Manga Magazines Post Issues for Free After Schools Close Due to COVID-19 Coronavirus
posted on by Rafael Antonio Pineda
Both Shueisha and Shogakukan announced that they are posting back issues of some manga magazines digitally for free for a limited time, due to many schools, venues, and events in Japan temporarily closing due to concerns over the COVID-19 coronavirus illness.
The first 13 issues of Shueisha's Weekly Shonen Jump magazine this year are available digitally for free until March 31 through the Zebrack website. This is the first time that the magazine has posted 10 or more issues for free in Japan. The editors said that they hope children who cannot go out easily can enjoy Jump online.
Shogakukan is also posting the first 12 issues of its Weekly Shonen Sunday magazine for free through the Sunday Webry (Sunday Web Every) manga website. The site is posting all volumes of the Shijō Saikyō no Deshi Kenichi, Kekkaishi, and Hayate the Combat Butler for free until Saturday. The first three volumes from over 100 manga series are going online for free in several batches, starting with Detective Conan, Teasing Master Takagi-san, Kimi wa 008, Komi Can't Communicate, and 18 other manga until March 16.
Shogakukan is posting some back issues of its Betsucomi, Sho-Comi, Cheese!, Ciao Deluxe, Petit Comic, and Monthly Flowers magazine available through its e-Comic Store for free until March 15. With people having to spend so much time at home, the editors said they want to do as much as they can for them.
In addition, the January 2020 issue of Monthly Coro Coro Comics magazine is available for free, and Shogakukan will post the February 2020 issue for free on March 9, also through the e-Comic Store. It will make back issues of its Monthly Coro Coro Ichiban! magazine available for free, and it plans to continue the free release for both magazines until mid-March. The editors said that they give their all to make Coro Coro Comics so everyone can always smile every day.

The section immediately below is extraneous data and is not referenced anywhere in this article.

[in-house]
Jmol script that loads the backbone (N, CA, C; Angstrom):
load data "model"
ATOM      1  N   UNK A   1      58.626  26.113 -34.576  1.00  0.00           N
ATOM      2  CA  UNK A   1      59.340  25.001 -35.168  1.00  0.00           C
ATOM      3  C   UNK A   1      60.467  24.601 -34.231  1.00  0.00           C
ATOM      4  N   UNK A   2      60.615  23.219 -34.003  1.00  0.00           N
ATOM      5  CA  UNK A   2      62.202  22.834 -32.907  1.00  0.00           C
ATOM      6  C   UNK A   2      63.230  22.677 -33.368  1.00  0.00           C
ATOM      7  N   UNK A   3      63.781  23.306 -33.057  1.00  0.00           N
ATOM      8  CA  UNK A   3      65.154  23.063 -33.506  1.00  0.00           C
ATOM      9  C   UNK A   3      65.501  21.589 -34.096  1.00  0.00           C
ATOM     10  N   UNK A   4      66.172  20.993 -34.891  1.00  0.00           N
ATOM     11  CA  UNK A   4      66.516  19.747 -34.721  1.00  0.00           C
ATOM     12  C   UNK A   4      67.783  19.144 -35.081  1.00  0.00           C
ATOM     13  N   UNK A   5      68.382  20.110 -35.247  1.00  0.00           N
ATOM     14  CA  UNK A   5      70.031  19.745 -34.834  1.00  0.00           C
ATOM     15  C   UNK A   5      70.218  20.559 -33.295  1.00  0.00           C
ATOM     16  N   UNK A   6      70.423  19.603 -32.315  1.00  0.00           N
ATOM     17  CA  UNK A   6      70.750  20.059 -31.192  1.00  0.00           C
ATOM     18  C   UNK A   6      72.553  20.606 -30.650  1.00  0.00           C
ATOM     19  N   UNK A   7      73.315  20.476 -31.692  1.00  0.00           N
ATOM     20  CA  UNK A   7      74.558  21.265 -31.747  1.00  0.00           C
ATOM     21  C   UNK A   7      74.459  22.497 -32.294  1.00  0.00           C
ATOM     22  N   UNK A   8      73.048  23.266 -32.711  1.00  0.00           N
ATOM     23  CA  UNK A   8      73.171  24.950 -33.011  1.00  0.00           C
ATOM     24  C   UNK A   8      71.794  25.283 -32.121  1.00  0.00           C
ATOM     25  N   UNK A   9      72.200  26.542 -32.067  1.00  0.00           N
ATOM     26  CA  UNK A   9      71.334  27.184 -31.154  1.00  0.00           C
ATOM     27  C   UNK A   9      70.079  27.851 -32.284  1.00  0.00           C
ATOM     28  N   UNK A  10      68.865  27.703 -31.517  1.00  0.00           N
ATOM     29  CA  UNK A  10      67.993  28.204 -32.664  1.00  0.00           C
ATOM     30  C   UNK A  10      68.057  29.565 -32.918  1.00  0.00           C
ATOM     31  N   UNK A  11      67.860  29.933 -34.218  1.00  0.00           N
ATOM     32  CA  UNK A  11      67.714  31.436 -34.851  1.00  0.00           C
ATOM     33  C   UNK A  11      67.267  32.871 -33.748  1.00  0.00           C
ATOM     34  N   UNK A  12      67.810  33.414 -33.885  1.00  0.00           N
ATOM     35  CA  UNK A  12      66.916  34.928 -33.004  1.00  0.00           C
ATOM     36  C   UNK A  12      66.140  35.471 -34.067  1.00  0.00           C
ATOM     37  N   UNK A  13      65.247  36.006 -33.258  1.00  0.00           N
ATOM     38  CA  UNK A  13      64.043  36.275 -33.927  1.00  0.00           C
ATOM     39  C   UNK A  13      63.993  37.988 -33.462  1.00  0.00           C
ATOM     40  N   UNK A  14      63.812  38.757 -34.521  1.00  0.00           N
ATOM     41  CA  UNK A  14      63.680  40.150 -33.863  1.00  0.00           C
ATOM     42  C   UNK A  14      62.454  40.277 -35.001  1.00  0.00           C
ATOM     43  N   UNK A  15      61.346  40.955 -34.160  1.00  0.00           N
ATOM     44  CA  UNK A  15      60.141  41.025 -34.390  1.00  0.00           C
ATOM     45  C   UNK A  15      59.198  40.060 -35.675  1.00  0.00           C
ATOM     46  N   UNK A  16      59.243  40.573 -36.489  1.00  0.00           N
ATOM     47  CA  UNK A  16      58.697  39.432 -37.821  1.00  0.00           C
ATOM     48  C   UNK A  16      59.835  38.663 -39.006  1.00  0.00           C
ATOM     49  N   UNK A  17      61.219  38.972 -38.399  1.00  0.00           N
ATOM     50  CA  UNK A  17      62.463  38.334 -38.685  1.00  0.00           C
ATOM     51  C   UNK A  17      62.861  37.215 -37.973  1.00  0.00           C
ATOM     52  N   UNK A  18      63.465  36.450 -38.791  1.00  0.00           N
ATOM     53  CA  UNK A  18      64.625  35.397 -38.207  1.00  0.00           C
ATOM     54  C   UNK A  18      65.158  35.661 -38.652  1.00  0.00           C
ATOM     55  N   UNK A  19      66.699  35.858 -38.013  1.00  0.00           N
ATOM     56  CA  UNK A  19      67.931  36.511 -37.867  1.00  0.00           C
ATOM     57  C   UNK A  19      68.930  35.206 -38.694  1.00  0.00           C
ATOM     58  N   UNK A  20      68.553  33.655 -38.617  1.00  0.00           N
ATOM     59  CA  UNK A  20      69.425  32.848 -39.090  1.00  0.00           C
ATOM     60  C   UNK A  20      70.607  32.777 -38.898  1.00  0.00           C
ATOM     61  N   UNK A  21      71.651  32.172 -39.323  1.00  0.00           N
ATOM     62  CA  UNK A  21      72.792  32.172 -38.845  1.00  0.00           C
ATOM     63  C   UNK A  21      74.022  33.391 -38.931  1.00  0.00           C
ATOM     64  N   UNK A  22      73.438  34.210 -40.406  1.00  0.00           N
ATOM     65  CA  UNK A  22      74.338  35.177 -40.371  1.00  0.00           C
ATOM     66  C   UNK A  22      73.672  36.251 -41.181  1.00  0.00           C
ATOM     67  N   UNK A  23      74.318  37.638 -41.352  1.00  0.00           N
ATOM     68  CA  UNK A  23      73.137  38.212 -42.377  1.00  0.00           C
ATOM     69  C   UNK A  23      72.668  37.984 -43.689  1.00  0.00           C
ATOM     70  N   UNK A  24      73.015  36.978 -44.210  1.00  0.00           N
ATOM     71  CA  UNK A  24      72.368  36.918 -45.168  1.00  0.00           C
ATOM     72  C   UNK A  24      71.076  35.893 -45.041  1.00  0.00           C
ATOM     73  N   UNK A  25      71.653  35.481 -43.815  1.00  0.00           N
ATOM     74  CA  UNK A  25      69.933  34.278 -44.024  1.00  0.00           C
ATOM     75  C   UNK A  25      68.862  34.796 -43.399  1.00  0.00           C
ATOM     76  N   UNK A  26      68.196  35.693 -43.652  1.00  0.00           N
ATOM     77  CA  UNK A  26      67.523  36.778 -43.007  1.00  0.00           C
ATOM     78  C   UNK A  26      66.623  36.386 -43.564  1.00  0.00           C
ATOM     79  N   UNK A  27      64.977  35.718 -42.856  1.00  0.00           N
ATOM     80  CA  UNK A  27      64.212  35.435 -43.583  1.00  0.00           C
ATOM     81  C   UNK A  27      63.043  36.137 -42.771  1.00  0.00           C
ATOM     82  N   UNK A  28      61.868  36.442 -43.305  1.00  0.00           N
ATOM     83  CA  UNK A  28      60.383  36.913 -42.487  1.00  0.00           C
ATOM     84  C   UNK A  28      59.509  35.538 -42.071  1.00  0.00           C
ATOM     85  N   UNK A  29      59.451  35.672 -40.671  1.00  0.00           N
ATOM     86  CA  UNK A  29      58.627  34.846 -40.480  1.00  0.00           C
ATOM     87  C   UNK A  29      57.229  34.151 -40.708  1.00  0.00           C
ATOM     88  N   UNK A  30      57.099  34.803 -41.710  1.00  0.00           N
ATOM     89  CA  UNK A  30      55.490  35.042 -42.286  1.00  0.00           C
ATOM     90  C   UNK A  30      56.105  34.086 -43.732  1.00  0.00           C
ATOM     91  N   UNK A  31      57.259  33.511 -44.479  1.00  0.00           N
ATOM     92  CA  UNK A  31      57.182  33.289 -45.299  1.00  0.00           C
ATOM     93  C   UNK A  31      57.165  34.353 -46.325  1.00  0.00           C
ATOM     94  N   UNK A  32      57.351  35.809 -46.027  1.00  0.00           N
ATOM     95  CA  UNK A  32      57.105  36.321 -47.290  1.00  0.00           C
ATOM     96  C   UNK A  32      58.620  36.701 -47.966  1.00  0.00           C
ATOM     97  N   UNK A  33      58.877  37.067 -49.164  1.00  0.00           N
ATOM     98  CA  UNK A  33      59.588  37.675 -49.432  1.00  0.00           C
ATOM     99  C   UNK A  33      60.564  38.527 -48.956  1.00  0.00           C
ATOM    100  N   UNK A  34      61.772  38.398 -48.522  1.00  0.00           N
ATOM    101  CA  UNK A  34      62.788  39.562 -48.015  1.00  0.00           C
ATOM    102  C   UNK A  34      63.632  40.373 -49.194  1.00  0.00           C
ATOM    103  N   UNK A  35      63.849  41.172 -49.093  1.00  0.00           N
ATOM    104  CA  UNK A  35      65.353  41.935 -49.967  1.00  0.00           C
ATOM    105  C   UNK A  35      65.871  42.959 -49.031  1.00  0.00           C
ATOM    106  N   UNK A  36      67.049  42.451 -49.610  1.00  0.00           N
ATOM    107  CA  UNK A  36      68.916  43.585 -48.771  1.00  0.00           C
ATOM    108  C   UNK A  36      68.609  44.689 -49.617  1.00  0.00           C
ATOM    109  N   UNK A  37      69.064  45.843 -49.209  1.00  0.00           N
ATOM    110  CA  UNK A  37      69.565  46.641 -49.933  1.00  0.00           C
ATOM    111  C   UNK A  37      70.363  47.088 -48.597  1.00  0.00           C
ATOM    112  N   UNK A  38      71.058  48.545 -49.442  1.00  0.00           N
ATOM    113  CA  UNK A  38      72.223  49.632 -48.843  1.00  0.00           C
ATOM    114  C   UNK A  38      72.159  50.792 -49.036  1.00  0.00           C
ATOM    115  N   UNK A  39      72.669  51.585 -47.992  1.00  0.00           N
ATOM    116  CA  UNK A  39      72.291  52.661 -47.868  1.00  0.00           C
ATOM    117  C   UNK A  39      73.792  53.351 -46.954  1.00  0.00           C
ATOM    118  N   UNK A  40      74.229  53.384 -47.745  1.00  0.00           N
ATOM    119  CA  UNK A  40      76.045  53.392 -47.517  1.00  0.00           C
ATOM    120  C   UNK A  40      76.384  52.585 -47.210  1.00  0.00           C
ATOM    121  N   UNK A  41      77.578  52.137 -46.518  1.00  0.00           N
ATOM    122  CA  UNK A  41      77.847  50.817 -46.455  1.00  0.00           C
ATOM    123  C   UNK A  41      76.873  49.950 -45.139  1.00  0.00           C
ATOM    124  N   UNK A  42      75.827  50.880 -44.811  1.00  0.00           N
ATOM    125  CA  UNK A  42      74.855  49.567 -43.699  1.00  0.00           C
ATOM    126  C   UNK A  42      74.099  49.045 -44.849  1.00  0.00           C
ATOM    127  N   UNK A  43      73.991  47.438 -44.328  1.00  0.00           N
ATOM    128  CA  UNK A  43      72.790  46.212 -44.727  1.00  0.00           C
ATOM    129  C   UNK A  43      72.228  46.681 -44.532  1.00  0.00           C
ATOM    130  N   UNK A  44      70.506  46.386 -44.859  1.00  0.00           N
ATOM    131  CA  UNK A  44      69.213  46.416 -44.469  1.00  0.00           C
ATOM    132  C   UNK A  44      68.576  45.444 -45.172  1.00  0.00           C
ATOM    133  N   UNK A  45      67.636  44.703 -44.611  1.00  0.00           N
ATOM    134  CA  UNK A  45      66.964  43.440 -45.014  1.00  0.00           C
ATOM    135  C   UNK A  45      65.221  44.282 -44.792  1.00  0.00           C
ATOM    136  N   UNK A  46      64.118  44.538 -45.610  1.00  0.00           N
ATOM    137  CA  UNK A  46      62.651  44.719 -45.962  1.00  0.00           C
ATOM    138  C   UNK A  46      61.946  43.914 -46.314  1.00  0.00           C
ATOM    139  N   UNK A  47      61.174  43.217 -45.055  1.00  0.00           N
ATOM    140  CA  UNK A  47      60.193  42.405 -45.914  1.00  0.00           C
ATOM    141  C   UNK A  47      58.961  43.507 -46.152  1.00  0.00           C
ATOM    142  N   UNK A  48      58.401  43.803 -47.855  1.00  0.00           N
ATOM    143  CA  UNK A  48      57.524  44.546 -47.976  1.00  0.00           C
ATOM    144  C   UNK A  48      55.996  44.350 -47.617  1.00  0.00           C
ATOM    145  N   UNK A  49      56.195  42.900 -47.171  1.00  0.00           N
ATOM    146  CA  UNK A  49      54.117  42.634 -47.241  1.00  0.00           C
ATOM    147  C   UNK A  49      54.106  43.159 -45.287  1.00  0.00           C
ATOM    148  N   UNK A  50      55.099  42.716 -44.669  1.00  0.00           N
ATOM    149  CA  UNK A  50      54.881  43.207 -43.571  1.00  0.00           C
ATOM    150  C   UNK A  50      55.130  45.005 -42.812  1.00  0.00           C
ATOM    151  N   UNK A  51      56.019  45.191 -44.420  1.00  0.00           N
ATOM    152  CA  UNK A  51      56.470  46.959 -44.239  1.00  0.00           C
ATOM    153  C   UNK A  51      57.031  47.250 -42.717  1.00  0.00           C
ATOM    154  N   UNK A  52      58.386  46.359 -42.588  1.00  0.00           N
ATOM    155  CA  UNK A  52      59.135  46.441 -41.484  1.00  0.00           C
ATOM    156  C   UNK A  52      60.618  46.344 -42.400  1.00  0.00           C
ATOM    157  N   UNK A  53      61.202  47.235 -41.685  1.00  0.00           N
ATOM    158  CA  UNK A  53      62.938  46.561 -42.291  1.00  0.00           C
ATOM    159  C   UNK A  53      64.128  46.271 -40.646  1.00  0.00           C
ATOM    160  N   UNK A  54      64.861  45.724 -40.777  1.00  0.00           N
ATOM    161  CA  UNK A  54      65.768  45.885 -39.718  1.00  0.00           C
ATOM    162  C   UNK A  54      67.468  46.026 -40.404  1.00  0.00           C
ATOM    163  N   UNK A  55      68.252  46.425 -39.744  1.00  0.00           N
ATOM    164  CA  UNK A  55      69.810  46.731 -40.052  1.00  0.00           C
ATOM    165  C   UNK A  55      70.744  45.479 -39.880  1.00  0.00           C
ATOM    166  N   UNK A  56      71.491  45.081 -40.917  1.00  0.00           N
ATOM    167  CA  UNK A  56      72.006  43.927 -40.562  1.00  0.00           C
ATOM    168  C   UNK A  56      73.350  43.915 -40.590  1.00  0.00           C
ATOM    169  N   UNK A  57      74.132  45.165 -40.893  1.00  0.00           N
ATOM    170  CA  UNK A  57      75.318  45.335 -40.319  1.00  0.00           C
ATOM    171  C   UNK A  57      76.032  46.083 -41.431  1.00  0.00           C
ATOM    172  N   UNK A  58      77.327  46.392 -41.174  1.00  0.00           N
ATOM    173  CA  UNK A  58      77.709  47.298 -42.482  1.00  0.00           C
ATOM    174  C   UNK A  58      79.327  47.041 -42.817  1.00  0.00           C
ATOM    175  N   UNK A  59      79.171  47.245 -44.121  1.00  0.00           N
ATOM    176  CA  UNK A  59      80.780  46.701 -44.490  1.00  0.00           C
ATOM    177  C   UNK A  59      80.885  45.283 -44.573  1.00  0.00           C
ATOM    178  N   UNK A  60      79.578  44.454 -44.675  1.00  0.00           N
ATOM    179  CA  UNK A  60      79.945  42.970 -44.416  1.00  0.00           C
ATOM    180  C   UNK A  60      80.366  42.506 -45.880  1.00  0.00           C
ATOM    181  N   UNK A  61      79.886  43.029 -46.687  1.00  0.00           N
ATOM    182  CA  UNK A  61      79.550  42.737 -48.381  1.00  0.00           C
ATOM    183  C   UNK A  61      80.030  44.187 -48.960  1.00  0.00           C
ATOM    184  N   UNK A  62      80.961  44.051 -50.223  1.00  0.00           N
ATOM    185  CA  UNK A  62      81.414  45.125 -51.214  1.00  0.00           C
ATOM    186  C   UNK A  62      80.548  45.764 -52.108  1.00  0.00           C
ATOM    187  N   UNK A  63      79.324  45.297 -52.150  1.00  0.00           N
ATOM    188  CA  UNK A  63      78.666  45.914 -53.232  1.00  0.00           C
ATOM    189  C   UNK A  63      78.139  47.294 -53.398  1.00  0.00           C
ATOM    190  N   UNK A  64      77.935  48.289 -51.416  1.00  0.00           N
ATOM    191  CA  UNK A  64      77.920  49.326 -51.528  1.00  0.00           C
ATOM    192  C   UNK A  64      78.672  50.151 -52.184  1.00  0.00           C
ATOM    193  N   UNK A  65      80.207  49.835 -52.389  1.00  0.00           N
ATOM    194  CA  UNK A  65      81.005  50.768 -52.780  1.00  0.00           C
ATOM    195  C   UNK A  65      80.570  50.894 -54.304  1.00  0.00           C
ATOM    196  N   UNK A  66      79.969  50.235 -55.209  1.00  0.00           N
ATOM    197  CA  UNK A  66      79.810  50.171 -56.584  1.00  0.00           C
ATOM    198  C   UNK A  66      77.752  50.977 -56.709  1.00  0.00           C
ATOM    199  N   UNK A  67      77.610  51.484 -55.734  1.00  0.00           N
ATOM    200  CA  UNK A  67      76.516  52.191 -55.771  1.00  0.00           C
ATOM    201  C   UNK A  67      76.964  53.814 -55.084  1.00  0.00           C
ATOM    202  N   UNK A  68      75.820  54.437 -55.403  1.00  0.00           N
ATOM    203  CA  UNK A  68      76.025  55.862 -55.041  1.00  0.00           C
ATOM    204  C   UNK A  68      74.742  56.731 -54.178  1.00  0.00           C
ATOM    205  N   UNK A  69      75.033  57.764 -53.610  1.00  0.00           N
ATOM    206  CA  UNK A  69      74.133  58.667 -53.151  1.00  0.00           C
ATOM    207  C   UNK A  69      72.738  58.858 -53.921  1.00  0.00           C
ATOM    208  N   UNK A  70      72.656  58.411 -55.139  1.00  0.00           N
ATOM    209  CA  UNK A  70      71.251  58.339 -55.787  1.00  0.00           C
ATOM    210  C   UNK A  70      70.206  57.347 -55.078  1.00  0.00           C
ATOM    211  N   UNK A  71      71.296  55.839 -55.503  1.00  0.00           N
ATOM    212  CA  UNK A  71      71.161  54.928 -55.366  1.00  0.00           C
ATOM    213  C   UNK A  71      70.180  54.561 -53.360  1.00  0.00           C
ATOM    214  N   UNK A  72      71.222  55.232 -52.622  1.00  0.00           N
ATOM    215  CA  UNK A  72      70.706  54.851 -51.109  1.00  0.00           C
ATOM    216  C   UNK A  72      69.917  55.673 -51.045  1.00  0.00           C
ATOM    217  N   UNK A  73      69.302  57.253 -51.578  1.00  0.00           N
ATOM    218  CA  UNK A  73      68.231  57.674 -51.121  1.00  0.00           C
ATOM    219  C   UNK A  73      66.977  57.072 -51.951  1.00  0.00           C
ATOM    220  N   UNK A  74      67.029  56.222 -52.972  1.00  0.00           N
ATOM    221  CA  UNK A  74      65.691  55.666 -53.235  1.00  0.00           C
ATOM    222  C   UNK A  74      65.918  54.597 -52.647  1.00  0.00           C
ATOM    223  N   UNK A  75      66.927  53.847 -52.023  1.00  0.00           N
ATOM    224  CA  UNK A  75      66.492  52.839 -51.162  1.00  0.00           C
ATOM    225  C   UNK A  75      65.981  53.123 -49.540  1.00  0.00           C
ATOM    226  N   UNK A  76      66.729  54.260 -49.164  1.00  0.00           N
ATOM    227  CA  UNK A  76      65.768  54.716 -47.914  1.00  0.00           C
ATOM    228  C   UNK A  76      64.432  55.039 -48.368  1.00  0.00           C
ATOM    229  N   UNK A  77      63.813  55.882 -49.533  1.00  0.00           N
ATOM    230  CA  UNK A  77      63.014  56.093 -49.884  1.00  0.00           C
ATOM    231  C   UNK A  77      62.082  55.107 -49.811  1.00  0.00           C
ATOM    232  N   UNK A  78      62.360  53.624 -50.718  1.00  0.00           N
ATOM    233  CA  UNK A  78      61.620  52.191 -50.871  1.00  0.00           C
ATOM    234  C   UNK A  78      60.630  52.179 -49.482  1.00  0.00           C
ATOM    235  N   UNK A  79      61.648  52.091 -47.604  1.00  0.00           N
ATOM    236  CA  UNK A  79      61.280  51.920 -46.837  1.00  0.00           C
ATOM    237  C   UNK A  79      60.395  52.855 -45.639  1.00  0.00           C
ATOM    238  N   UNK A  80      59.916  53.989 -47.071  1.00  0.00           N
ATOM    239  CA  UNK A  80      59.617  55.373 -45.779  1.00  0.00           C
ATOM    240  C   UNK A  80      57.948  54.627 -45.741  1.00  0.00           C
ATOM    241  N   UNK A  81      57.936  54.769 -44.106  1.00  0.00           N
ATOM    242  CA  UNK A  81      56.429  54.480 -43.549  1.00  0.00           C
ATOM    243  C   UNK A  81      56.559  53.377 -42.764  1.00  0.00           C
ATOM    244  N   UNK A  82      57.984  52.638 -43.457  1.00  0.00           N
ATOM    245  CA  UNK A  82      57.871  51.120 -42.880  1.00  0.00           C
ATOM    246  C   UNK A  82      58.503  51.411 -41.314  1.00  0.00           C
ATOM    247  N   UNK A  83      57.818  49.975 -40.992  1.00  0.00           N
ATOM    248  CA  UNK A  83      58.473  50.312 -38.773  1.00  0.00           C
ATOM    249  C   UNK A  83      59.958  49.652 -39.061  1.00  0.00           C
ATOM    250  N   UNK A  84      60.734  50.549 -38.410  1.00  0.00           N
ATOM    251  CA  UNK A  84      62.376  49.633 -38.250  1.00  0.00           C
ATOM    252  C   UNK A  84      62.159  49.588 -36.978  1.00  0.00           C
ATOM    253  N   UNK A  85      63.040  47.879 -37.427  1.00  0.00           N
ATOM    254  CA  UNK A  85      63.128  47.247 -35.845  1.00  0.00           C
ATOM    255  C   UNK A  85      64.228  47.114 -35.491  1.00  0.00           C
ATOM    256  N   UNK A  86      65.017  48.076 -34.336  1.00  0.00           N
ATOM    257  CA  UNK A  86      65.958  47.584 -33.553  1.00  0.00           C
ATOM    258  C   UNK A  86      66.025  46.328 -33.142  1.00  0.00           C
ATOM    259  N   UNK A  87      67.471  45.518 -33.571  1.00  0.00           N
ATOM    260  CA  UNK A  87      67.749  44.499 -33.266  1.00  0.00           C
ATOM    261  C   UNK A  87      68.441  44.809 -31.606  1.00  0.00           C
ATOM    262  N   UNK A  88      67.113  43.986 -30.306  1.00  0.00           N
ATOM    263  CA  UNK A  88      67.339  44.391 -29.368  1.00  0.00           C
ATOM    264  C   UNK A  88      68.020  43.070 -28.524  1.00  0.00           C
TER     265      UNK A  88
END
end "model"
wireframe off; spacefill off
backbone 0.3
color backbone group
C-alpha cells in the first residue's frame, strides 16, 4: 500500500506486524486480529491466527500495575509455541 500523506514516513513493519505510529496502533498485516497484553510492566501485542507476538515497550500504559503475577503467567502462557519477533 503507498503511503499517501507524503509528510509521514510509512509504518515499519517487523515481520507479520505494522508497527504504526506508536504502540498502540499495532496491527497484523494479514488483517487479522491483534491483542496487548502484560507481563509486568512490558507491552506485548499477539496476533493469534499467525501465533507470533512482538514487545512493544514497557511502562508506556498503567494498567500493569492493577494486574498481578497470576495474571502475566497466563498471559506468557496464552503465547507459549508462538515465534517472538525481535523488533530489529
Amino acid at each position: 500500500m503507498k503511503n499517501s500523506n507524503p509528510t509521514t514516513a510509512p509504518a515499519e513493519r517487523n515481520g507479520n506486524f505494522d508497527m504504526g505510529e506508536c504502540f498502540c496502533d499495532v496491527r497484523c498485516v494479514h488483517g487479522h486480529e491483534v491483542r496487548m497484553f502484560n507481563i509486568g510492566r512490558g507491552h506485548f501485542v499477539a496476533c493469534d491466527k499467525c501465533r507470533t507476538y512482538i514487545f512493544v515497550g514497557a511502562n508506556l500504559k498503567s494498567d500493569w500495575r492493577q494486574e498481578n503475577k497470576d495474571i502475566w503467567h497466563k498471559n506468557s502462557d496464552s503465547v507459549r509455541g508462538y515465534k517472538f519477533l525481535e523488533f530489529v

Last Friday, Japanese prime minister Shinzo Abe said that the government is asking elementary, junior high, and high schools to close until the end of spring break in early April to contain the spread of the COVID-19 coronavirus illness. The government is also encouraging children and others to stay home and avoid large gatherings for the next few weeks. During the first half of March, such venues and events as Tokyo Disneyland, Universal Studios Japan, Ghibli Museum, Namjatown, AnimeJapan, and Shizuoka Hobby Show are closed, canceled, or postponed.
As of Sunday, the WHO reported that Japan has 239 cases of the virus, with five deaths. These numbers do not include the number of cases from the Diamond Princess cruise ship docked in Yokohama. That cruise ship had 705 infected passengers, and six deaths.
The first reported cases of the COVID-19 disease occurred in Wuhan, China in December, and then began to spread in varying rates and intensities across many parts of the globe through incubation in human hosts. The WHO declared a world health emergency on January 30. As of Sunday, the WHO reported that there are 87,137 infected individuals worldwide, with 79,968 of them in China and 239 official cases in Japan proper. 2,873 individuals have died from the disease in China. The WHO raised its global risk assessment over the virus from "high" to "very high" on Friday.